PLANS for an asylum centre to house up to 1,500 male refugees at the former RAF base at Linton-on-Ouse will NOT now go ahead, The Press has learned.

Defence Secretary Ben Wallace said today that he had 'withdrawn' the offer for the disused base to be used to house refugees waiting for their asylum claims to be processed.

He told reporters he had 'obligations to do something else' with the site.

He said: “I have withdrawn the offer to the Home Office for that site.

“It’s been with them for a number of months. I have obligations to do something else with that site, and you know there are other sites we made available to the Home Office if they wish to take it up.”

Thirsk and Malton MP Kevin Hollinrake, who has campaigned long and hard against use of the former air base as an asylum centre, said he had spoken to Mr Wallace himself today, and the defence secretary had confirmed that the offer of the site to the Home Office had been withdrawn.

Asked about what other plans Mr Wallace might have for the site, Mr Hollinrake said: “It will have some commercial potential – but there could be lots of uses."

He added that the news the asylum centre would not be going ahead would come as a huge relief to local people.

“It is very, very good news for residents,” he said. “There has been so much anxiety in the village.”

He praised the collective effort to campaign against the proposals, which had involved the parish and district council, local action groups, and the people of the village themselves. “This is the rightful outcome,” he said.

The first 60 of what could eventually be 1,500 young men were originally expected to arrive at the hastily-converted former RAF base by the end of May - but that was delayed.

The Home Office said those housed at Linton-on-Ouse would be ‘destitute single adult male asylum seekers’ whose asylum applications were under review - potentially up to six months each.

But locals said the tiny village of Linton-on-Ouse ws the wrong place for such a centre - and that the village would be overwhelmed. They also pointed out there would be little in the way of facilities for the refugees housed there.

There was huge relief in the village today.

A spokesperson for the parish council said: “Since April, when the news was announced, the parish council, along with the 700 or so residents of Linton, have been working hard to outline the reasons that Linton-on-Ouse was not an appropriate place to house 1,500 young men. 

“The news will be a relief to residents that have been in a state of limbo since April.  We hope that we will be contacted by the Home Office directly to confirm the news, but in the meantime we are cautiously optimistic that we can return to life as normal in our small village!”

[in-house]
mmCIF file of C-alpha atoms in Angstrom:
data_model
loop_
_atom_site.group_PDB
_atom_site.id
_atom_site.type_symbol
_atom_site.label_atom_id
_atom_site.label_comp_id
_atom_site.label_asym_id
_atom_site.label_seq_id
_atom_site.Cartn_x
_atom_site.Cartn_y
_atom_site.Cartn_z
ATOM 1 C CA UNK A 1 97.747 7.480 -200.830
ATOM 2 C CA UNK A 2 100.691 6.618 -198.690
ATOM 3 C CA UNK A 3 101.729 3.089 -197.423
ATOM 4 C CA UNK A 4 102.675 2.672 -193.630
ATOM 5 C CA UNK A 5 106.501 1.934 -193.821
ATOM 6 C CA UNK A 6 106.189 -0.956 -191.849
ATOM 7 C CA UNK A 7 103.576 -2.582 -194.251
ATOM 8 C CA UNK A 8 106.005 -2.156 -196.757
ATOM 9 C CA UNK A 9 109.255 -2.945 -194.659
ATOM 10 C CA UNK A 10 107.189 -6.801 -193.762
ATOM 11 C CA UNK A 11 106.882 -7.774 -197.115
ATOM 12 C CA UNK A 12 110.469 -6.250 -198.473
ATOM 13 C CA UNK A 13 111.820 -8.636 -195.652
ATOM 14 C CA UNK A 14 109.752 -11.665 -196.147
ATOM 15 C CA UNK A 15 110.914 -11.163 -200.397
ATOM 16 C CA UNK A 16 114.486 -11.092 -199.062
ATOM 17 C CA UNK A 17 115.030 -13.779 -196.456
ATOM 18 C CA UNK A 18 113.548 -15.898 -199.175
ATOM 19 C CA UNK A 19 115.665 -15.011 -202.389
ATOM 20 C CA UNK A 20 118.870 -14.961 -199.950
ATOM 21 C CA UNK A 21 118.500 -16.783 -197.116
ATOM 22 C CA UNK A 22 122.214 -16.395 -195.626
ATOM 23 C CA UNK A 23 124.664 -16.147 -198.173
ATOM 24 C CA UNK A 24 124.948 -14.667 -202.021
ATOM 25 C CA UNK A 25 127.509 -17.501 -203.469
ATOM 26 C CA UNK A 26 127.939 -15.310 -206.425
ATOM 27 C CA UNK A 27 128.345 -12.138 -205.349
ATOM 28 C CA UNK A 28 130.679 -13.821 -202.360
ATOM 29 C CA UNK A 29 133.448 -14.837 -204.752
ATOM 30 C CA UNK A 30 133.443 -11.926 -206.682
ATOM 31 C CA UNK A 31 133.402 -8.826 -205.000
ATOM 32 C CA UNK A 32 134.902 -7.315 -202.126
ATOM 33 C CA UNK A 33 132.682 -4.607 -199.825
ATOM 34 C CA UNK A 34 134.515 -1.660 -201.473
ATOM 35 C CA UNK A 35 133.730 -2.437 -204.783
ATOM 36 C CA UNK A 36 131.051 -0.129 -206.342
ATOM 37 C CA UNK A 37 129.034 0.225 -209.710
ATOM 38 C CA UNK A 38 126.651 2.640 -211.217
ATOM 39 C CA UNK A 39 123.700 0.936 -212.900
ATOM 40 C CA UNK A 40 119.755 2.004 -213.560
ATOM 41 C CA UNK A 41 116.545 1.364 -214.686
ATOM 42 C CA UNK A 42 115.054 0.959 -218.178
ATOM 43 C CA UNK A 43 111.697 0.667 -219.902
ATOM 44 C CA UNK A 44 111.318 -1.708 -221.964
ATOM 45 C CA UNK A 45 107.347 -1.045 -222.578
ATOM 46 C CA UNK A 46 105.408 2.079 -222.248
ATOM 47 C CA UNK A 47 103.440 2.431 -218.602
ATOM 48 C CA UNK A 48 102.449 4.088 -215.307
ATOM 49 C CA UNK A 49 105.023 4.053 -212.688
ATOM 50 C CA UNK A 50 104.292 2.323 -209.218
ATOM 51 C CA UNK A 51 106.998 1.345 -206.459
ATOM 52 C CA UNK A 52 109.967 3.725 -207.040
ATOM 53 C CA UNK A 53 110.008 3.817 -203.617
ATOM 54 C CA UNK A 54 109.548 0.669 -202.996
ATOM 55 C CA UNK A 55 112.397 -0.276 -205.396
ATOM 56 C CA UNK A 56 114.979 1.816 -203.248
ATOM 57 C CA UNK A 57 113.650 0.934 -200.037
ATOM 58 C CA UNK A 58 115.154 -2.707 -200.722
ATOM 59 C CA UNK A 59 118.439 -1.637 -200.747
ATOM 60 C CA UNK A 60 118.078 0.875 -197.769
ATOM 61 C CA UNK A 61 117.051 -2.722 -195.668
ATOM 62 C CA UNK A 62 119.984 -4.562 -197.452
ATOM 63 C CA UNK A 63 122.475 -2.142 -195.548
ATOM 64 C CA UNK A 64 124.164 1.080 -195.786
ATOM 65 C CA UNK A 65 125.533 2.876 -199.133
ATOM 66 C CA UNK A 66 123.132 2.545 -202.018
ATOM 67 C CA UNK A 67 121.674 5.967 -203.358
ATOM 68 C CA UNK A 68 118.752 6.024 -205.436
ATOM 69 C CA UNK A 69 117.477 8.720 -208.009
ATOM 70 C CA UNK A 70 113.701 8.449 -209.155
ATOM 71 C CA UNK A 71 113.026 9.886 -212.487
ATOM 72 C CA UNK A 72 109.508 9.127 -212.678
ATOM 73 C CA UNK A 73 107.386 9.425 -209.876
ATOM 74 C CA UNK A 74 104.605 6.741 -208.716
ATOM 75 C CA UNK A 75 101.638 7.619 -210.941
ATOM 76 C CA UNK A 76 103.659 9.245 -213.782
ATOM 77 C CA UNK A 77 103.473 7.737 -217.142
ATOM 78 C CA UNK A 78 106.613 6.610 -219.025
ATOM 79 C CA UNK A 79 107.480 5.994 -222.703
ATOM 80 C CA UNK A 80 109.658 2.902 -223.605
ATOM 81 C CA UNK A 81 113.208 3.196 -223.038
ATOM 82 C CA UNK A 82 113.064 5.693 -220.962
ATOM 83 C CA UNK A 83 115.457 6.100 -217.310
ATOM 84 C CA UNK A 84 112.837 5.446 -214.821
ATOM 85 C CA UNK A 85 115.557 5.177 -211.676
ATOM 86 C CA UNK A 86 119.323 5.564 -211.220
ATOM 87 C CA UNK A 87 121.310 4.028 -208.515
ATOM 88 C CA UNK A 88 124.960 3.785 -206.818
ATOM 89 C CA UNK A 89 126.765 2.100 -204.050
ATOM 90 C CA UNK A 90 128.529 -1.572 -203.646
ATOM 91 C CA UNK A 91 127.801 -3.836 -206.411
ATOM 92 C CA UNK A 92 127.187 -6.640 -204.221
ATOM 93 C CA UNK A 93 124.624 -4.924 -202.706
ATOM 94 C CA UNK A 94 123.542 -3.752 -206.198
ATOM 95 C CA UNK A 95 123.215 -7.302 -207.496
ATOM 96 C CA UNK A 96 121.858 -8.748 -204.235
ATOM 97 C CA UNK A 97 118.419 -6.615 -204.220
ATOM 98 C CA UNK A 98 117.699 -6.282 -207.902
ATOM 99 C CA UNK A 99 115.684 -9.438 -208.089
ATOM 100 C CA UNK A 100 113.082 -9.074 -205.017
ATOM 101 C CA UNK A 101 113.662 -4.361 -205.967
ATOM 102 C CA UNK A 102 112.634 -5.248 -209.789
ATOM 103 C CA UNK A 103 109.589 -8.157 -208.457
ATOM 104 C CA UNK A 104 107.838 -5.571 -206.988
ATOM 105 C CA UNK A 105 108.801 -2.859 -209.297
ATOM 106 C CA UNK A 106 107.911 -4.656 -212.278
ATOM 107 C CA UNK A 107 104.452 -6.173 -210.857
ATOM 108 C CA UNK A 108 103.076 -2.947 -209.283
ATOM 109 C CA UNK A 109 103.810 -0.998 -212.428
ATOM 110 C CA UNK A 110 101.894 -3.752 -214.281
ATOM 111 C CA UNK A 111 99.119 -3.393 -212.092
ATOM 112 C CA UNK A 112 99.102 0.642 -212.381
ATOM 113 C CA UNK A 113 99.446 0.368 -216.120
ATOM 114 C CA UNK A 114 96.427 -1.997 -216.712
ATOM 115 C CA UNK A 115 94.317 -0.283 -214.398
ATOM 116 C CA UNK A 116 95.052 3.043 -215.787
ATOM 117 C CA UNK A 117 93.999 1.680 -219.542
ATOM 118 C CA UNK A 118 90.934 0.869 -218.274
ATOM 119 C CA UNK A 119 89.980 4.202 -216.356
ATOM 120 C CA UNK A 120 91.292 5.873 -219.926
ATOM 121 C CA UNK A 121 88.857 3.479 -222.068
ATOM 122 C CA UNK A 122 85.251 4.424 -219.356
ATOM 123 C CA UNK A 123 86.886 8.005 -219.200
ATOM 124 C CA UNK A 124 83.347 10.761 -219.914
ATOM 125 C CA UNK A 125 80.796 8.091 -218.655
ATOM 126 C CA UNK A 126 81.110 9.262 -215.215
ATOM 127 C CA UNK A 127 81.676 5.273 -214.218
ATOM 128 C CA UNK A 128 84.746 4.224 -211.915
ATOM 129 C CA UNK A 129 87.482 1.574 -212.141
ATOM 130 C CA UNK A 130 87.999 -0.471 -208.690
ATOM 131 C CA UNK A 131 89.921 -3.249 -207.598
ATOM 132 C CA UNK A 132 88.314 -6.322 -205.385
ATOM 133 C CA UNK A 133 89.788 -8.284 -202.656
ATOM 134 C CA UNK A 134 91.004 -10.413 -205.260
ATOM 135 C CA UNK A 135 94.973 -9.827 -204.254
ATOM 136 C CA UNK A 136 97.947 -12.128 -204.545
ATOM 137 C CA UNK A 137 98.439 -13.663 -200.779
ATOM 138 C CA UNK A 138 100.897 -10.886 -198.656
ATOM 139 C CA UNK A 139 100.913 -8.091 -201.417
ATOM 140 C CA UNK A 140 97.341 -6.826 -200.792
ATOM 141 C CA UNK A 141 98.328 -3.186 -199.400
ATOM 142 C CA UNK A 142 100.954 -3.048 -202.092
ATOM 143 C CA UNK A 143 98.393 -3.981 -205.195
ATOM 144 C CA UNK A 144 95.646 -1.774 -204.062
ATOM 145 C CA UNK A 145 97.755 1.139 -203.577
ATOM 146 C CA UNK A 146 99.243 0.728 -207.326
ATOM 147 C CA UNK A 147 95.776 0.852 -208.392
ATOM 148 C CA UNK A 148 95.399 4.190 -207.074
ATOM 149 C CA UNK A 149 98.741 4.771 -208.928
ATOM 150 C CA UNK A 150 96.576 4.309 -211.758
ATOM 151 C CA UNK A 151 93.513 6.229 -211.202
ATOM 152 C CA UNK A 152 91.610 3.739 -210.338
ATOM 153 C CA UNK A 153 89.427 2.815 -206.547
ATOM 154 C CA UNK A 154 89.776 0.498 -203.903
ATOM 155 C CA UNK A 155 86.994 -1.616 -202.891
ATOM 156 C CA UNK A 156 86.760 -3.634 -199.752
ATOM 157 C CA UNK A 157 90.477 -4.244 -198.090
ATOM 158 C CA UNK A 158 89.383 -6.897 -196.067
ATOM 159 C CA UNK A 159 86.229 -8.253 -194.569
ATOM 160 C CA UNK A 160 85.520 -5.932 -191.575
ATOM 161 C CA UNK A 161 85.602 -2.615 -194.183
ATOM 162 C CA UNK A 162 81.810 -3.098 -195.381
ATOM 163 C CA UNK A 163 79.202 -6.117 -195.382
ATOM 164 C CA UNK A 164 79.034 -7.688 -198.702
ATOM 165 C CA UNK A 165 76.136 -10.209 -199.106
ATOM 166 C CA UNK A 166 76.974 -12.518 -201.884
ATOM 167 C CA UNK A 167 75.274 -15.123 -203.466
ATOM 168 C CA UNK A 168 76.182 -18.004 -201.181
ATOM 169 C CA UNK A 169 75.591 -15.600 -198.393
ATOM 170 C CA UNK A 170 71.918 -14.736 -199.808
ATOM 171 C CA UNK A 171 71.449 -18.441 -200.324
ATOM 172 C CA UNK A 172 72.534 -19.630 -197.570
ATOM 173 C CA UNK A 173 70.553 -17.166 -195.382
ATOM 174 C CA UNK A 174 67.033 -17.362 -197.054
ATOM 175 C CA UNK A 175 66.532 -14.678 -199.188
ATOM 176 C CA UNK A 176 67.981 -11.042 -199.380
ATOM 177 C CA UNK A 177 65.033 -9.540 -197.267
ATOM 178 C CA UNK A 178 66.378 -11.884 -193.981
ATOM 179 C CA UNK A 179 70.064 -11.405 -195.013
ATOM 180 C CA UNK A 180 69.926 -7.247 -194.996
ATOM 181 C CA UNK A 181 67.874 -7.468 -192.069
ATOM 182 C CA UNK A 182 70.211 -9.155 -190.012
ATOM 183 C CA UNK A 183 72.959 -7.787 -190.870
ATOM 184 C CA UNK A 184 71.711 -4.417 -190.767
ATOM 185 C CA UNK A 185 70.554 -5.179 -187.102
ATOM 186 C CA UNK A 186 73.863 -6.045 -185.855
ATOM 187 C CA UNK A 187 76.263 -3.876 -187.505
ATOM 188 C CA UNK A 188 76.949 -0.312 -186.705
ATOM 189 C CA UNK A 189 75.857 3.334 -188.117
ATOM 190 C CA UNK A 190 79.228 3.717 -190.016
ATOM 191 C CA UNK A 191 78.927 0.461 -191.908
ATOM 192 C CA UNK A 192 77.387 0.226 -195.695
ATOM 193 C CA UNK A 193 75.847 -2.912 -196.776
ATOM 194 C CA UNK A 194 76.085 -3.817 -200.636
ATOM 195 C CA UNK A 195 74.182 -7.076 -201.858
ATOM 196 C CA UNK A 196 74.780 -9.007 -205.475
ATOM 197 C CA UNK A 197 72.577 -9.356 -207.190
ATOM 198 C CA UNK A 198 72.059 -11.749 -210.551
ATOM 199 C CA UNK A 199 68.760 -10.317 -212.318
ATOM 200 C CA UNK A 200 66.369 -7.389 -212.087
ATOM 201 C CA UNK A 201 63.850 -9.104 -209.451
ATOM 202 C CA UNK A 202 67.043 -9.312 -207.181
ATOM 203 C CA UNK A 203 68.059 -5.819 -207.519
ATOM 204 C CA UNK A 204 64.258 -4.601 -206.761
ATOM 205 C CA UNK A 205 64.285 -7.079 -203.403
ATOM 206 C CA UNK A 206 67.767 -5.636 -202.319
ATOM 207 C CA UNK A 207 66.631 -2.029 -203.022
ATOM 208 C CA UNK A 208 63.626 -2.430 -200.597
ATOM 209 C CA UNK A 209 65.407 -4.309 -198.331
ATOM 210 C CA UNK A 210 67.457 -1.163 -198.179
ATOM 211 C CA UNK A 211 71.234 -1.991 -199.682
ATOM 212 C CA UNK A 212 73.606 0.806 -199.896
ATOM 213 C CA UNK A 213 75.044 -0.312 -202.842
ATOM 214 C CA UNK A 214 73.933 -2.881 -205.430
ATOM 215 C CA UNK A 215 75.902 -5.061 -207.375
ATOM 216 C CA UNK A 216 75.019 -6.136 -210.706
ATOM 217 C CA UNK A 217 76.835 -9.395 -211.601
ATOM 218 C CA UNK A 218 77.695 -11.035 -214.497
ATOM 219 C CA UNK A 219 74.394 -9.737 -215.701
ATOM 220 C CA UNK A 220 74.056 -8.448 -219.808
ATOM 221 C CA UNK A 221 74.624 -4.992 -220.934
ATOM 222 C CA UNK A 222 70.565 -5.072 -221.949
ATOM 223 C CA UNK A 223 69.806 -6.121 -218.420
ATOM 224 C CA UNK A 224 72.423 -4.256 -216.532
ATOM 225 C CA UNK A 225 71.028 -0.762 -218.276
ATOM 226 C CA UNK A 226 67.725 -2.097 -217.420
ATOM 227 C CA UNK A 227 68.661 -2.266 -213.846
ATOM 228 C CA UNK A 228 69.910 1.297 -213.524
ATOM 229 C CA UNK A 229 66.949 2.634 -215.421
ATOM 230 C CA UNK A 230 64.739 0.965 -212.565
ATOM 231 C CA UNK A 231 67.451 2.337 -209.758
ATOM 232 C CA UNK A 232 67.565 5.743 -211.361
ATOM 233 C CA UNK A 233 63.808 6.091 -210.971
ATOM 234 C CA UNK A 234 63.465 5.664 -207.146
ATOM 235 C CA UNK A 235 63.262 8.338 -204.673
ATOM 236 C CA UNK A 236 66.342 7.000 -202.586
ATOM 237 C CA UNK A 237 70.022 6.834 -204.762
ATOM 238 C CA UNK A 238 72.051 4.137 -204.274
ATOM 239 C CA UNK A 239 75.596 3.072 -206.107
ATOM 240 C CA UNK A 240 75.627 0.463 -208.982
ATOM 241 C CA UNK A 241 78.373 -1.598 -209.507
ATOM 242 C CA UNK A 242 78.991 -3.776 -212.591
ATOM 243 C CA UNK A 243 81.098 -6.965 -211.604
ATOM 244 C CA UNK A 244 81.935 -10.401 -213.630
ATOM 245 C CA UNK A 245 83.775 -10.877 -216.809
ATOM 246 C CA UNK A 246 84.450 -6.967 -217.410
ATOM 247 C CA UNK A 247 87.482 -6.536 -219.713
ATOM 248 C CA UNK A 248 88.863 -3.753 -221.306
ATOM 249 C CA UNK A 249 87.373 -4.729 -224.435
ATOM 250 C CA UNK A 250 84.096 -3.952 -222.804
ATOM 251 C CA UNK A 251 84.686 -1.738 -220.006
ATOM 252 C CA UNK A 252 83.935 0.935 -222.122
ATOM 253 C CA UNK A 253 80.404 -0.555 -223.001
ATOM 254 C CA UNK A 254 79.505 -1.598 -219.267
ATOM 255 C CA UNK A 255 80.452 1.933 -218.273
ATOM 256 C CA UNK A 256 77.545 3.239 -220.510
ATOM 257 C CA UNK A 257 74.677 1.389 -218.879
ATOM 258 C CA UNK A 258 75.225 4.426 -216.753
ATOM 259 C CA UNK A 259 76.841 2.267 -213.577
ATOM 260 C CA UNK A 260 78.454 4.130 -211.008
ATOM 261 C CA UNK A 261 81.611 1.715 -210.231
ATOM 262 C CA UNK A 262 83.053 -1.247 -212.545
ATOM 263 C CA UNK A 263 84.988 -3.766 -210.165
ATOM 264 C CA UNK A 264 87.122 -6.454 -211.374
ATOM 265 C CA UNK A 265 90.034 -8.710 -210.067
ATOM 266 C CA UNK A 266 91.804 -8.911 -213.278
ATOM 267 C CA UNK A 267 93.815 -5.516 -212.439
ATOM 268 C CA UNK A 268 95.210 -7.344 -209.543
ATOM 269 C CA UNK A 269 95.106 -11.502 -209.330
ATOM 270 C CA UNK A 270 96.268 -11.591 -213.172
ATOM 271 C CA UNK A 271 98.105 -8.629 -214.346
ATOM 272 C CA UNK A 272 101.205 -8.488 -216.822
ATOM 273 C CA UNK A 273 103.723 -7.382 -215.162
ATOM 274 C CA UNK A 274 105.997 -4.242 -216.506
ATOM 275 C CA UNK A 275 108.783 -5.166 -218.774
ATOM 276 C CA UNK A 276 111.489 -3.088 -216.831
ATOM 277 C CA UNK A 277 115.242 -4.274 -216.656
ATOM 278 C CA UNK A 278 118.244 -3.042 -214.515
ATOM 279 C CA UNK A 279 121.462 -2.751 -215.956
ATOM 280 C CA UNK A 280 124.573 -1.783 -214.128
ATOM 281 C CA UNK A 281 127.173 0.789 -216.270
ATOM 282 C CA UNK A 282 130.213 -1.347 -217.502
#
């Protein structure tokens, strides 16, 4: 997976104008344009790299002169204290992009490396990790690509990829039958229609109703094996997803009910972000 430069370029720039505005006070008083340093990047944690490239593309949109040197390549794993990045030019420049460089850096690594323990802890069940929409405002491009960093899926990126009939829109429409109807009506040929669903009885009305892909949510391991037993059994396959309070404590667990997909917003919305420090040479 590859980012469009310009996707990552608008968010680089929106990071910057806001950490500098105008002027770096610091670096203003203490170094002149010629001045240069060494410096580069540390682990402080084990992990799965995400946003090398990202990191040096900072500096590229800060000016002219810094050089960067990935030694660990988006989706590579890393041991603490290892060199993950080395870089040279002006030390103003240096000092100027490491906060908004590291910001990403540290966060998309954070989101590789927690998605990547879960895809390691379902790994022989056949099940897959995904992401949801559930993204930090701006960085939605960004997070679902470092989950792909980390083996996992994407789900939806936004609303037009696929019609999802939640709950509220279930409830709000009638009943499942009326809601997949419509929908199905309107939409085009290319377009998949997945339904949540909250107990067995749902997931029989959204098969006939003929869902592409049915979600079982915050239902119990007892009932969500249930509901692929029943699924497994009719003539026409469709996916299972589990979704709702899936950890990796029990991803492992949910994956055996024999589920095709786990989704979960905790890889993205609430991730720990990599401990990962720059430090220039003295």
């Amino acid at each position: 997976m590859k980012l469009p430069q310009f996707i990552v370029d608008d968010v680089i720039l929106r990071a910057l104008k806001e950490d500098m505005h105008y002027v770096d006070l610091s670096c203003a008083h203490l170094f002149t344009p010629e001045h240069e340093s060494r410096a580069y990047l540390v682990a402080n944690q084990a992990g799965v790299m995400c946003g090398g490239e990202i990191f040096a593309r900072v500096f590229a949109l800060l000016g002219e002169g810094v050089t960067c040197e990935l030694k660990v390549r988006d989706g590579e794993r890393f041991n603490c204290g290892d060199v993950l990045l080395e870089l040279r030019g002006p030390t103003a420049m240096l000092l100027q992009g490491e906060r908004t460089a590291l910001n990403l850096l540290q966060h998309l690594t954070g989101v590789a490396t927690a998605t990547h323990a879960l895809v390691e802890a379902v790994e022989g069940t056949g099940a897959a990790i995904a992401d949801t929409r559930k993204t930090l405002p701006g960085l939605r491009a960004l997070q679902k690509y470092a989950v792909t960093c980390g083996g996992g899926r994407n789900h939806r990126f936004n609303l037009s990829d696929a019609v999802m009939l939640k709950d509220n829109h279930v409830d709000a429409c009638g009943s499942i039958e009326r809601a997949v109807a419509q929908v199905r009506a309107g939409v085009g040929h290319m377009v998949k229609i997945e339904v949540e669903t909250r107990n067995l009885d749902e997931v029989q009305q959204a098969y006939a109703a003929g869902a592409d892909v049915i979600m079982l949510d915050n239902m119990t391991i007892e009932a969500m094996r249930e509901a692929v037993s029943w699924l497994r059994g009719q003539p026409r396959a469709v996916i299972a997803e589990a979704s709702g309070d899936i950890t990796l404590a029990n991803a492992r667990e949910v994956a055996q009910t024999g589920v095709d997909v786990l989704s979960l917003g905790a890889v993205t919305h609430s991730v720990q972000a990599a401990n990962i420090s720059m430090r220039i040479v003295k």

Dr Olga Matthias of the Linton-on-Ouse action group added: “This is marvellous news. Everybody in the village will be over the moon.”

But she added that it would be a ‘hollow victory’ if the Home Office just ended up sending the asylum seekers to another air base somewhere else.

The problem was not the number of asylum seekers coming into the UK – it was the Home Office's failure to process them quickly, she said.

York Central’s Labour MP Rachel Maskell agreed.

“We know that this was the wrong place to place refugees, because it is isolated and away from amenities” she said.

“I’m glad that the decision has been taken to not open the site. Now we need to ensure that refigees are treated with respect and given the support that they need.”

She added any future use of the former airbase should be properly consulted on with local people.

Pau Wordsworth of York City of Sanctuary also welcomed news that the asylum centre would not now go ahead.

Dumping 1,500 young men there for months or years while their cases were decided would have amounted to ‘criminalising’ them he said. 

Cllr Darryl Smalley, the executive member for culture, leisure and communities at City of York Council, added: “It’s welcome news that the rushed and ill-thought-out Guantanamo-on-Ouse plan has been abandoned.

"This is, however, just a small part of the dysfunctional Rwanda plan, which both Conservative Party Leadership candidates are still supporting. Not only is it incredibly expensive and inhumane, recent record numbers of people crossing the channel would suggest it’s just not working. 

“It has been shown time and time again that it is most effective for those seeking asylum to be housed within communities.”